In the 1950s the aerospace corporation Lockheed developed a single-seat, high-altitude plane under great secrecy, built by a small team of engineers in the company’s Skunk Works facility. The craft was not designated B or F, being neither bomber nor fighter: this was a spy plane. But an R for reconnaissance would not be discreet, so it was given a low-key U, for utility, and a 2 for its place in the development chain.
That’s the official story behind the U-2’s name, and there’s no real reason to doubt it. But there’s an apocryphal – and sweary – alternative, described by Phil Patton in his book Travels in Dreamland: The Secret History of Area 51 (Orion, 1997). Patton’s anecdote features top test pilot Tony LeVier and pioneering aircraft designer Clarence Johnson, who ran Skunk Works and was nicknamed Kelly for his pugnacious streak.
On the U-2’s maiden trip in 1955, LeVier was in control and Johnson flew behind in support. It was a tough aircraft to fly, nicknamed the Dragon Lady for good reason, apparently:
The plane’s long wings gave it so much lift that it was hard to land. It was hard to see out of the cockpit too, and before he went up for the first flight, LeVier planned just to taxi [move slowly along the ground].
‘It went up like a homesick angel,’ LeVier said, more for quotation than anything else, ‘it flies like a baby buggy.’ The only problem was it didn’t want to come down. In the C-47 chase plane, Johnson kept after LeVier to land nose down, but the plane kept porpoising – it would go groundwards and begin a forward and aft wiggle, the ‘porpoise’. After five or six tries, and mounting temper on both sides, LeVier came in and did it the way he wanted to begin with – he stalled the plane to get it on the ground.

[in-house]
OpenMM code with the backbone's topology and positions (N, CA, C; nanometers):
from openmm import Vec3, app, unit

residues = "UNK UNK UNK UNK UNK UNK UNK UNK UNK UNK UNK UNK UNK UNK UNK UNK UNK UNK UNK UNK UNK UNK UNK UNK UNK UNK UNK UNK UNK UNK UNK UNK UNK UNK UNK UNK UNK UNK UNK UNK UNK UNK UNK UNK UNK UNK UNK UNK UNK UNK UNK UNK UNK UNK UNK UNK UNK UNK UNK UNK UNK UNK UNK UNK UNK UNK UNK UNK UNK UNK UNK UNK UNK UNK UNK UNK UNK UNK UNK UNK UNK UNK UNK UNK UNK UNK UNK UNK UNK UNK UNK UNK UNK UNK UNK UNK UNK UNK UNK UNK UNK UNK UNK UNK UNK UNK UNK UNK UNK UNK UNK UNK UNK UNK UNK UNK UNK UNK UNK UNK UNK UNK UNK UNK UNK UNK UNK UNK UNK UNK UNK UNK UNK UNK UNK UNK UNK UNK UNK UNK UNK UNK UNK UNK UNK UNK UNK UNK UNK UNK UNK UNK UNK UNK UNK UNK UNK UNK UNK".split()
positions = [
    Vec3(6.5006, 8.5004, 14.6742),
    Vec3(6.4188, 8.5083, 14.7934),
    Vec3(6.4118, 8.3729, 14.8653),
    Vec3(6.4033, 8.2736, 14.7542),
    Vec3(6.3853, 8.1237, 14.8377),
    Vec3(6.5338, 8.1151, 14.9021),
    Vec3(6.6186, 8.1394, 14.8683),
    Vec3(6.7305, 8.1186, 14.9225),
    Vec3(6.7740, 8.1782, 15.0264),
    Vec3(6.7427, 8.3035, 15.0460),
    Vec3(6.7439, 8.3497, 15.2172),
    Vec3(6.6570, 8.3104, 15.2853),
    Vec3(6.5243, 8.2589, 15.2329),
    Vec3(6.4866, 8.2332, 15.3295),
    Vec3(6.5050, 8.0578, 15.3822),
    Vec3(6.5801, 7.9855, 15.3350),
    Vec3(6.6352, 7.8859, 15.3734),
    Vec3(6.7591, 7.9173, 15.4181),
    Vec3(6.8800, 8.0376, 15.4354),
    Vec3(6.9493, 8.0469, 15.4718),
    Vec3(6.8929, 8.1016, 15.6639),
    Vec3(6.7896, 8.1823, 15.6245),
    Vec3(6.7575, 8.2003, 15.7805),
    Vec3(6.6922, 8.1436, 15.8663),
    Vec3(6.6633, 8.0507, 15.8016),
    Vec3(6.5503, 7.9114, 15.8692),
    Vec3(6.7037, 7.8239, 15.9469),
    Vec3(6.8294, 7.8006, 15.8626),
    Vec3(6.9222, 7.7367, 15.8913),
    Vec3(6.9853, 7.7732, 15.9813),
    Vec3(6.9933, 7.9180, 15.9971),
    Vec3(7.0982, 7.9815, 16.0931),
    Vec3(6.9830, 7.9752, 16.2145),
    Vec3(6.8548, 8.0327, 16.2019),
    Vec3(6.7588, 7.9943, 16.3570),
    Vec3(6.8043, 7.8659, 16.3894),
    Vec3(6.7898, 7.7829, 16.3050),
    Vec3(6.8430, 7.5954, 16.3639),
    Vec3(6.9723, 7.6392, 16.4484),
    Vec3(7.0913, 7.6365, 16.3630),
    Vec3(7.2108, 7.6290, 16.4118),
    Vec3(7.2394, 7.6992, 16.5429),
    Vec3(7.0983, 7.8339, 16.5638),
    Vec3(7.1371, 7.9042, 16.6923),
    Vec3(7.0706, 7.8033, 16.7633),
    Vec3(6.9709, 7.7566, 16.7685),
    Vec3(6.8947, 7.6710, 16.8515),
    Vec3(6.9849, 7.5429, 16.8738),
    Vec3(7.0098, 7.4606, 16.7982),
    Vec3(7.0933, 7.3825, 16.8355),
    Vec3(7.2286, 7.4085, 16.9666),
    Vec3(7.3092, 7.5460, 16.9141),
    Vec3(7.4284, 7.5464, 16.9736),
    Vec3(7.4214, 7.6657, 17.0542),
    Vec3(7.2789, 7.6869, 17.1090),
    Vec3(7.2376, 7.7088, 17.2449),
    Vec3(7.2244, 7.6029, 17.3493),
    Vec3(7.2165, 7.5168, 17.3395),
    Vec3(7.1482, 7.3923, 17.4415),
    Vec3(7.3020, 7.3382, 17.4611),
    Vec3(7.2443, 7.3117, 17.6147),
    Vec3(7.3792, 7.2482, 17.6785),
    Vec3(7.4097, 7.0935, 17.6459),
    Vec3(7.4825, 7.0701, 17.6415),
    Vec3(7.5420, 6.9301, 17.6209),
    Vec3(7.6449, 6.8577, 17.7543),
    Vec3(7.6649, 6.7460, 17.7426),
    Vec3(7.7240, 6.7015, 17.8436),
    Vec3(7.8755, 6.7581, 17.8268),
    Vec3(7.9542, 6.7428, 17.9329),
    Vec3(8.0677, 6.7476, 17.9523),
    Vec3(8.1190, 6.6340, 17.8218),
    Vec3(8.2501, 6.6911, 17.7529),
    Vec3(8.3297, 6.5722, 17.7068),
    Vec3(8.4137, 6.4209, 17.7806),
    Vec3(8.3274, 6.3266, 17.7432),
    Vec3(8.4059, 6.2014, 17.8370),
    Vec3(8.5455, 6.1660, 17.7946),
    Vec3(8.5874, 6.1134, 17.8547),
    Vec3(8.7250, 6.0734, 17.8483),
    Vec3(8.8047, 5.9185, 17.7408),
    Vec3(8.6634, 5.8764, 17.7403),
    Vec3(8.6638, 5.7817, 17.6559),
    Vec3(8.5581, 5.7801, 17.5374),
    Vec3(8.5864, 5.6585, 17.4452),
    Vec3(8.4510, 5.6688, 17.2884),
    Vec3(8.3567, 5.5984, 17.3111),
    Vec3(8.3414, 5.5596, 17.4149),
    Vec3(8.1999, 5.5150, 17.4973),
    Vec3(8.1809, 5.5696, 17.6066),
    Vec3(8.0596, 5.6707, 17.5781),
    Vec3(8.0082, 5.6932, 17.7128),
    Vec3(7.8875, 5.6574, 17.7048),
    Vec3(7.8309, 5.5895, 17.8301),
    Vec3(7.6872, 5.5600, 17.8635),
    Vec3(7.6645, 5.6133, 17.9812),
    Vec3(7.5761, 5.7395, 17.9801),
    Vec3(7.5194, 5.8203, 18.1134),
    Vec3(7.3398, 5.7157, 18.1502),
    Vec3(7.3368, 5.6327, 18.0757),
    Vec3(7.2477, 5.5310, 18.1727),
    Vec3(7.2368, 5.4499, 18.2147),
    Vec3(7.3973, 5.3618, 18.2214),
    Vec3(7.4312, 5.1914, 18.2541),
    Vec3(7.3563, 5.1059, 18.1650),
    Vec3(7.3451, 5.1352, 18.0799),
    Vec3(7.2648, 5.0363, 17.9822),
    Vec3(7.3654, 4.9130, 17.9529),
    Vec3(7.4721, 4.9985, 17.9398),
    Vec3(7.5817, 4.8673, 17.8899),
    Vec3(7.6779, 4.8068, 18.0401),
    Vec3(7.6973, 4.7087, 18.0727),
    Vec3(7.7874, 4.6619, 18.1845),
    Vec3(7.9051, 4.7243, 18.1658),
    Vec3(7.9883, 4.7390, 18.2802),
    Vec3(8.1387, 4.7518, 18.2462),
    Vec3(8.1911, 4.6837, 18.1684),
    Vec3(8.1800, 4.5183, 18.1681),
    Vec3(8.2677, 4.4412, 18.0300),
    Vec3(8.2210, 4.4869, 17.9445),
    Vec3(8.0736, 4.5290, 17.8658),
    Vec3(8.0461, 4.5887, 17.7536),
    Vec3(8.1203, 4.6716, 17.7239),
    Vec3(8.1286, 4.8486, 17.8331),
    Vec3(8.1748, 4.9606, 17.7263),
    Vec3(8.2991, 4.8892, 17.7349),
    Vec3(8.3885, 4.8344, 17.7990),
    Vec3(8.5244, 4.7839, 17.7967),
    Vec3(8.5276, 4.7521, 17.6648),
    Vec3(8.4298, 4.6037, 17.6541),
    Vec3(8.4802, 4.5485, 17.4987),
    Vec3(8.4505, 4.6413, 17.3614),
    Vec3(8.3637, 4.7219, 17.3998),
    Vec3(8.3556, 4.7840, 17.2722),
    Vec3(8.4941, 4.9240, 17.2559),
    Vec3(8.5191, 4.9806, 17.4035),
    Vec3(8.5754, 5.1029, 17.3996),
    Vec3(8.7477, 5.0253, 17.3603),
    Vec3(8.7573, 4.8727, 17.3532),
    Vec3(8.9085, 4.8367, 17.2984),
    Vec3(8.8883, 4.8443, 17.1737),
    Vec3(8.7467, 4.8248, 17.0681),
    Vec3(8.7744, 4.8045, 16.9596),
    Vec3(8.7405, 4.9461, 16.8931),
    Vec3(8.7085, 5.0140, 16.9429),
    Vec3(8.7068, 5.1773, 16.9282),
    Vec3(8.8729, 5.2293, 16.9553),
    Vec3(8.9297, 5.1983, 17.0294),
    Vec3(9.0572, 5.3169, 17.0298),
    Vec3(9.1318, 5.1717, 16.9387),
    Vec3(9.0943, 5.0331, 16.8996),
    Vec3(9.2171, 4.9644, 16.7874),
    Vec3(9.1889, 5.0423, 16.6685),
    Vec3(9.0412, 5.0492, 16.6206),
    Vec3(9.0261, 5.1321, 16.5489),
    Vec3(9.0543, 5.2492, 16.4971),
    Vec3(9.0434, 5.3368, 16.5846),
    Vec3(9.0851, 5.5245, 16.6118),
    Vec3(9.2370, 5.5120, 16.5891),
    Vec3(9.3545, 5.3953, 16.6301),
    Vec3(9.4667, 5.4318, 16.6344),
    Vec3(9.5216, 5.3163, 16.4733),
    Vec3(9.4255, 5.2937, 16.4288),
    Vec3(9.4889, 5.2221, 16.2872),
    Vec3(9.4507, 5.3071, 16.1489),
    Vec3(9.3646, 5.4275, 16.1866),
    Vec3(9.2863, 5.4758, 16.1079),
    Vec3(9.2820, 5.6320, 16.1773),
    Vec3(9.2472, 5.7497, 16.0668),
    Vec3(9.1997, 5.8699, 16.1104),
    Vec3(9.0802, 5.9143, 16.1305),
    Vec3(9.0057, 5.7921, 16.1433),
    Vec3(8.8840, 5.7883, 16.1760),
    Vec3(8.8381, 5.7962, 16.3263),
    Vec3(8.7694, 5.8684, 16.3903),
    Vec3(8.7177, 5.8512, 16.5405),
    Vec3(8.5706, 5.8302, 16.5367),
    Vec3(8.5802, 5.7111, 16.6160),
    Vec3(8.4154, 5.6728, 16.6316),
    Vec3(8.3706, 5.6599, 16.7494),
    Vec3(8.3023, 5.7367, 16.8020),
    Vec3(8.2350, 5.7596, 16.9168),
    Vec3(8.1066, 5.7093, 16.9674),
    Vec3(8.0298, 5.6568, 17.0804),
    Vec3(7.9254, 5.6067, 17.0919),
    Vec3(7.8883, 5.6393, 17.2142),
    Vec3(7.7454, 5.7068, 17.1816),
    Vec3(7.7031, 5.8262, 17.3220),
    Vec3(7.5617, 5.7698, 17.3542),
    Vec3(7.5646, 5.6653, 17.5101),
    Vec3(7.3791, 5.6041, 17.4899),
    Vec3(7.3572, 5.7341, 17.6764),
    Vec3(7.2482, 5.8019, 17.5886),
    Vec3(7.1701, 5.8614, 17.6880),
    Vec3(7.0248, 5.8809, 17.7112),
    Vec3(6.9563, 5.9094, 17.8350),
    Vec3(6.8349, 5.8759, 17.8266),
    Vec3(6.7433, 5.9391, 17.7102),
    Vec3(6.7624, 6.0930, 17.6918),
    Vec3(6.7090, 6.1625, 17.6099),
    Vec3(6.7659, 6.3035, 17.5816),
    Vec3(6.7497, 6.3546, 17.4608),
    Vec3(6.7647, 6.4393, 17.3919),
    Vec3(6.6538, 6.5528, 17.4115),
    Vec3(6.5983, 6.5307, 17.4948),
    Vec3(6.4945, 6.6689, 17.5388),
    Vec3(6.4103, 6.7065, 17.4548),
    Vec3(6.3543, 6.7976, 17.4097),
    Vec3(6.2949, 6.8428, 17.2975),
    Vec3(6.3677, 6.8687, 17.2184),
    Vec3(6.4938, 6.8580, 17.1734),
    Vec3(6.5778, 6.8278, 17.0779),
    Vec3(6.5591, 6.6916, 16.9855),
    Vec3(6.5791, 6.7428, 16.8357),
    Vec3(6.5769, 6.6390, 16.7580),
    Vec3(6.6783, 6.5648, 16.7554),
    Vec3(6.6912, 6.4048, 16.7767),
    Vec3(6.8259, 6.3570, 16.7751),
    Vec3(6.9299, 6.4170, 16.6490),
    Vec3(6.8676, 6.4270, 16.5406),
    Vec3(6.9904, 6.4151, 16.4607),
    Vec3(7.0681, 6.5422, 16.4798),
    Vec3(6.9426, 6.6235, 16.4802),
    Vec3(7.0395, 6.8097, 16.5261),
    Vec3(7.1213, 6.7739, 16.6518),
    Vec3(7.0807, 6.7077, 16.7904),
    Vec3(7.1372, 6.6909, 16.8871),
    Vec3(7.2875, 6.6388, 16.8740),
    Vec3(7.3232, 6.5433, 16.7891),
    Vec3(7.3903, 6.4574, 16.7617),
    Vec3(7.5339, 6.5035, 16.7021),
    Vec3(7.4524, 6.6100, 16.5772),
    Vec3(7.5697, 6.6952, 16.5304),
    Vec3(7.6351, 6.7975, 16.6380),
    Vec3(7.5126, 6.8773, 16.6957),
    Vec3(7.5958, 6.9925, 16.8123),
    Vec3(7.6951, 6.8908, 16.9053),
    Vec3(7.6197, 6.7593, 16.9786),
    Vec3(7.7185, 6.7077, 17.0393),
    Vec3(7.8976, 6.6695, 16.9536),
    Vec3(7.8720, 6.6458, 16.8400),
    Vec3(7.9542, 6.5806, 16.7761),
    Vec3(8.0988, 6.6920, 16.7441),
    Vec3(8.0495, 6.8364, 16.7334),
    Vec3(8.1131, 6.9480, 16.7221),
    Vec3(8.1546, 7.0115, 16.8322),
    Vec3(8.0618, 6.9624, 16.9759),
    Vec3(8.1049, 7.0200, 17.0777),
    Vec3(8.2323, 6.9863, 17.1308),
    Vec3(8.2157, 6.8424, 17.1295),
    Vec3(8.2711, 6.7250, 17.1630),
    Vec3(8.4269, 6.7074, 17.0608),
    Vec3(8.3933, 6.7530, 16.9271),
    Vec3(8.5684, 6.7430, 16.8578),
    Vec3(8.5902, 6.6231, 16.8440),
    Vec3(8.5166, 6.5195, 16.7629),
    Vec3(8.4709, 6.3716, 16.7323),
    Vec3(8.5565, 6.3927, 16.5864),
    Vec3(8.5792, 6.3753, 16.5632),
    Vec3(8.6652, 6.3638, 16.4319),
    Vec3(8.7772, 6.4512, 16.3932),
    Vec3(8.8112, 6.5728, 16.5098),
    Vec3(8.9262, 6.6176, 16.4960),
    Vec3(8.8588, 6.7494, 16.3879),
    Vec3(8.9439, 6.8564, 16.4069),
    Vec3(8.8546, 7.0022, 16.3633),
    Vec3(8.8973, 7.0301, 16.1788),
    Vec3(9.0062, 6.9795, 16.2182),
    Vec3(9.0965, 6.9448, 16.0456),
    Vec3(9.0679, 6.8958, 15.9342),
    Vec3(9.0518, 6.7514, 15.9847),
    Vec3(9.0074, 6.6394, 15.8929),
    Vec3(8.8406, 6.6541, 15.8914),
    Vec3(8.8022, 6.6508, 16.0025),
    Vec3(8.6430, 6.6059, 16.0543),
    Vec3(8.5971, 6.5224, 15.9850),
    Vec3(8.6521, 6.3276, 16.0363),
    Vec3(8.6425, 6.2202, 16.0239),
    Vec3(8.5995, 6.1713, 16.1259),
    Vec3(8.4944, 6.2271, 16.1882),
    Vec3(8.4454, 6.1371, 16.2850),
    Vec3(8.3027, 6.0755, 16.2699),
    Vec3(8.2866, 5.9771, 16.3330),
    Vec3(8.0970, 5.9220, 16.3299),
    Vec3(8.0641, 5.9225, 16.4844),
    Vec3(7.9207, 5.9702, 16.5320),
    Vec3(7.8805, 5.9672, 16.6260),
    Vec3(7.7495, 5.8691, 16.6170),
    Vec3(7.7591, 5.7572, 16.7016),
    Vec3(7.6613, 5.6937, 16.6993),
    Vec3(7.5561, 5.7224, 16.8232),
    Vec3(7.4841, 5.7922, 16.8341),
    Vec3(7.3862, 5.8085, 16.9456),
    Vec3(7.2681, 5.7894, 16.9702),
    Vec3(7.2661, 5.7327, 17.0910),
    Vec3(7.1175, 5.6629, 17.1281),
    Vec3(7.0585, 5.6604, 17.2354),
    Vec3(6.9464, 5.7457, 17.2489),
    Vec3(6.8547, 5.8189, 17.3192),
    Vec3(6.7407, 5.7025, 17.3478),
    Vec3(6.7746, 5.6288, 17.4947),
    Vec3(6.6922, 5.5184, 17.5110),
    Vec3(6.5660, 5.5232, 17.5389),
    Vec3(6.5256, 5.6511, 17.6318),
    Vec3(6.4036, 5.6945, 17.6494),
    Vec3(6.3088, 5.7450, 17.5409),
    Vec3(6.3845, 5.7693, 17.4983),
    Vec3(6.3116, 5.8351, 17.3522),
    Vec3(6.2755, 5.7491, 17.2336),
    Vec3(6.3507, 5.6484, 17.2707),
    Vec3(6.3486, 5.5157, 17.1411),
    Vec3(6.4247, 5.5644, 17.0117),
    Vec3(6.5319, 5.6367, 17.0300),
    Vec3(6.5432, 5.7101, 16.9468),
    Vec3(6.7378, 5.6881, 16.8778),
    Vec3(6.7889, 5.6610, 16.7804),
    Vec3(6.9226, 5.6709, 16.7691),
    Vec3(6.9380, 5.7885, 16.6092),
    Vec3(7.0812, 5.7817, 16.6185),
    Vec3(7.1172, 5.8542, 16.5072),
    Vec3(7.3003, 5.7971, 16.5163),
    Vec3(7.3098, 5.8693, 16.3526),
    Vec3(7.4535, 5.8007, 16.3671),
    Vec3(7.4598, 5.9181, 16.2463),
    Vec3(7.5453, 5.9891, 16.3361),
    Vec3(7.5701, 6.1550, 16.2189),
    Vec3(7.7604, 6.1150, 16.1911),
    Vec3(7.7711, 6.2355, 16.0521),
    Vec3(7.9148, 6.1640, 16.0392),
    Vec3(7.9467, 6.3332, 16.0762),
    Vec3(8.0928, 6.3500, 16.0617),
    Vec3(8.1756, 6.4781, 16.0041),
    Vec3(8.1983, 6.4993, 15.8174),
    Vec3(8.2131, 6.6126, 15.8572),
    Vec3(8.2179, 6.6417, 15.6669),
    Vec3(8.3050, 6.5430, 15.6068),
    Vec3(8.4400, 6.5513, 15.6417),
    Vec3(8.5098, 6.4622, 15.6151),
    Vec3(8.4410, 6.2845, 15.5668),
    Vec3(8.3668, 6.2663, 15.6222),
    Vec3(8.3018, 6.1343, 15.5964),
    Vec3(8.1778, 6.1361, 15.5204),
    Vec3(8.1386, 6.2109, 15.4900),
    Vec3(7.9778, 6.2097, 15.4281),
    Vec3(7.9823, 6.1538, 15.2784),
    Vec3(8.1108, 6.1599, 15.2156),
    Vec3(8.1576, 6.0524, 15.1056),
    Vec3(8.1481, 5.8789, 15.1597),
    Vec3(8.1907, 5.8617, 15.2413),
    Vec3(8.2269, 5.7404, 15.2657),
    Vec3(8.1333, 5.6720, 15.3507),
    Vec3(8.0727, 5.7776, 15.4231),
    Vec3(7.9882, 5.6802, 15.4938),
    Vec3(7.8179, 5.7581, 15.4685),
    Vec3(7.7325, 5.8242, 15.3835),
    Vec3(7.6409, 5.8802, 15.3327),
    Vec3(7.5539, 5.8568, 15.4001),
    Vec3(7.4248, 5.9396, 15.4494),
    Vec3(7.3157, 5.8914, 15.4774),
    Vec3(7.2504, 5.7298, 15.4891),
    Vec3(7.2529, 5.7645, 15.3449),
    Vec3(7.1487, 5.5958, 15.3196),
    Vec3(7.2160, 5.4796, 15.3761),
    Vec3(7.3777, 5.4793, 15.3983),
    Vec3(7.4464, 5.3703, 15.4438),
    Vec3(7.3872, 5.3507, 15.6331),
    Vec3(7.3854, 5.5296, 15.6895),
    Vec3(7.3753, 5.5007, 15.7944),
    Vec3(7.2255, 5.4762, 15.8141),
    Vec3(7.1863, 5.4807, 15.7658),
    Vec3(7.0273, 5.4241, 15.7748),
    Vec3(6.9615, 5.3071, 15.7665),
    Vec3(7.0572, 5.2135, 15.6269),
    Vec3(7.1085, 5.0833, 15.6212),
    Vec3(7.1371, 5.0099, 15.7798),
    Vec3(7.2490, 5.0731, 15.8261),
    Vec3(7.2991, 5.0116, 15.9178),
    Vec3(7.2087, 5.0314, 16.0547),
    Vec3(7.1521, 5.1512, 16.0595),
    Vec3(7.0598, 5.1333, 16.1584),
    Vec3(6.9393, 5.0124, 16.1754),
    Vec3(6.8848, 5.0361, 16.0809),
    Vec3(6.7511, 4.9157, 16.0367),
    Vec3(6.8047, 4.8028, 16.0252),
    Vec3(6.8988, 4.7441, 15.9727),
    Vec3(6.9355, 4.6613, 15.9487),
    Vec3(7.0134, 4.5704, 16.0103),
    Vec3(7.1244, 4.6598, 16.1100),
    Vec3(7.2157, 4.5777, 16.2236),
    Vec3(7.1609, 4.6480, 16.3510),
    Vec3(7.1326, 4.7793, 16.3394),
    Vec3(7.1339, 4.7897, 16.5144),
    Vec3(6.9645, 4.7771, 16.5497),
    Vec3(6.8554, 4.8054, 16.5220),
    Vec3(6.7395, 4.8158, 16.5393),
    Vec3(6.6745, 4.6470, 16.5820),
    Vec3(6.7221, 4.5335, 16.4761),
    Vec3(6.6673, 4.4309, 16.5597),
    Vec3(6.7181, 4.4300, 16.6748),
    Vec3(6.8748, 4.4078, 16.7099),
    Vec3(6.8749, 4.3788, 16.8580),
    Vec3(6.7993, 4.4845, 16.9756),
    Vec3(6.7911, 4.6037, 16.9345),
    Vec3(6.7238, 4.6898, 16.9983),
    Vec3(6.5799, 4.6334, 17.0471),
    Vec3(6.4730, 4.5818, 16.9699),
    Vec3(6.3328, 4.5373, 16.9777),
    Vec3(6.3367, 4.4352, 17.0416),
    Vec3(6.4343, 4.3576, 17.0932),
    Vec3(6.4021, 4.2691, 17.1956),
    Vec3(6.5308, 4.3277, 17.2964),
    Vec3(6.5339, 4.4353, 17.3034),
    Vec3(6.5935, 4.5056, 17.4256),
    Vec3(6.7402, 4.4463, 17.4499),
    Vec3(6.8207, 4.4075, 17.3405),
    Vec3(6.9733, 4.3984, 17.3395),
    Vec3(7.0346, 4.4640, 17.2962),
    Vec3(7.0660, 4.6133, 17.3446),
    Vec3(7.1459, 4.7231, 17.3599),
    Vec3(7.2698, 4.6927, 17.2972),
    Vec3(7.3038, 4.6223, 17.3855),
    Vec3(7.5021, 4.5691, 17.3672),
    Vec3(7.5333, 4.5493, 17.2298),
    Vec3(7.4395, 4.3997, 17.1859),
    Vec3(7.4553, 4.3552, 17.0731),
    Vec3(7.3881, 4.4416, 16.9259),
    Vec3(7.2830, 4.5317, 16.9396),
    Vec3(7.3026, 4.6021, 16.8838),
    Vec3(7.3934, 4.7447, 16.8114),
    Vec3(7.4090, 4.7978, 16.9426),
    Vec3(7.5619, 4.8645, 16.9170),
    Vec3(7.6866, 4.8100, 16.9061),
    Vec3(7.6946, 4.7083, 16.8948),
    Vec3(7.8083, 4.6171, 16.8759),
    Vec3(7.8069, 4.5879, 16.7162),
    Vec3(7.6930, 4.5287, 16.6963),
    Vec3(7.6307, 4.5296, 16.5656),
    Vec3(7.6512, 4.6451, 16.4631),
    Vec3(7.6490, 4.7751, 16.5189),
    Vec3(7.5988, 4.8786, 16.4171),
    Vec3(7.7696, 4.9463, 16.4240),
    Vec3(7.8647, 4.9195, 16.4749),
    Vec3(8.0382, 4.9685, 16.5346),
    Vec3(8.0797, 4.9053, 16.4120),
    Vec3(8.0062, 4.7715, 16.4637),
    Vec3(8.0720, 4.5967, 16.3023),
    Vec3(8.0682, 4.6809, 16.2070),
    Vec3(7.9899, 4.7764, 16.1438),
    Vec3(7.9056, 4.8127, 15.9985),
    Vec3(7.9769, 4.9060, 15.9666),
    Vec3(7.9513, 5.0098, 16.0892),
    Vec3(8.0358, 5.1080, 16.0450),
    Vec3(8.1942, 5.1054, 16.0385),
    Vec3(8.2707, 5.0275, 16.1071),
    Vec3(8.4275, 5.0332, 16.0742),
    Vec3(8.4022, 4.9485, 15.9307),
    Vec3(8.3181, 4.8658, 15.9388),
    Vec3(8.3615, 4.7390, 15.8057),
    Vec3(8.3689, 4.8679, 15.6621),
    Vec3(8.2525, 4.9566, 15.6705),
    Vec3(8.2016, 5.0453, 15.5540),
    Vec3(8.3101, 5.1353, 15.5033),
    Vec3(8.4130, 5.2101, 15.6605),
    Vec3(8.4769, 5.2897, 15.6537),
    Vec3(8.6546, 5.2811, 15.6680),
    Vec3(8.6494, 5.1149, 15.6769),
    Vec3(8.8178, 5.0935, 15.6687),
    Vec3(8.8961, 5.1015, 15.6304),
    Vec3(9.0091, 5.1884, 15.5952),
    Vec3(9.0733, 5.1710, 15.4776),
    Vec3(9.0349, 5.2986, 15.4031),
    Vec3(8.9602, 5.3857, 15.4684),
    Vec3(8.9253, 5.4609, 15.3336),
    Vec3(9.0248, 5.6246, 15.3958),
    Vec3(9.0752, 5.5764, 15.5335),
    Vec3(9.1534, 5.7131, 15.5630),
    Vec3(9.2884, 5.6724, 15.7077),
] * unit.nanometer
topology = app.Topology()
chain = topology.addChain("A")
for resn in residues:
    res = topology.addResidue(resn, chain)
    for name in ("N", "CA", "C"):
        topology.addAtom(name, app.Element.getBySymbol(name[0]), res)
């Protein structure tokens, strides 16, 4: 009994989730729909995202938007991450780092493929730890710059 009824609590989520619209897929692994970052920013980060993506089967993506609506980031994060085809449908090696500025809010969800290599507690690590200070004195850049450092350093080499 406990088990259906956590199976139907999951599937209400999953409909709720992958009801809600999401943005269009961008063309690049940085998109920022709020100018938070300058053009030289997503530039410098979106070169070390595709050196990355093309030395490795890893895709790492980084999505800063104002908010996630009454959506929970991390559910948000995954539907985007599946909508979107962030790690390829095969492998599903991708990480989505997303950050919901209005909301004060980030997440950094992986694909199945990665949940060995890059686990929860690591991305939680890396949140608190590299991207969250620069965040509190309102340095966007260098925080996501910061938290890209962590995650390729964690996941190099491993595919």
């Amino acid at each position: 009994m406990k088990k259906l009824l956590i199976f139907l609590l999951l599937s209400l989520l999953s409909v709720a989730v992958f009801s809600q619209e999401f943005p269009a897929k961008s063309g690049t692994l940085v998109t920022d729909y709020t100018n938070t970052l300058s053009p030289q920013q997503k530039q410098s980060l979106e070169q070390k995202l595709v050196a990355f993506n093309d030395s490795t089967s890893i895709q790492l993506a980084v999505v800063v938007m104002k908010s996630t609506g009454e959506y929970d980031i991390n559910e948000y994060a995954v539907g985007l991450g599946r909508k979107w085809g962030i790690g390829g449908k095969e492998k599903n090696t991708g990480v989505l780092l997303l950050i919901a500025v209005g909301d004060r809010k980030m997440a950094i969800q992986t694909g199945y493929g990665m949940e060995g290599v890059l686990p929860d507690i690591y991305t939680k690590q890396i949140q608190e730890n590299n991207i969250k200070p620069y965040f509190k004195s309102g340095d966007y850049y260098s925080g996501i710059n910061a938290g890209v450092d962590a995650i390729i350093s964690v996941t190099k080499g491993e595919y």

Once they were both down, Johnson and LeVier continued to argue. ‘What the hell were you trying to do, kill me?’ LeVier said. He gave Johnson the finger. ‘Well, fuck you.’
‘And fuck you too,’ Johnson replied in kind.
The ‘you too’ attached itself to the aircraft.
Or so the tale goes.
View from U-2 plane by Christopher Michel, via Wikimedia Commons, licensed under Creative Commons Attribution 2.0 Generic.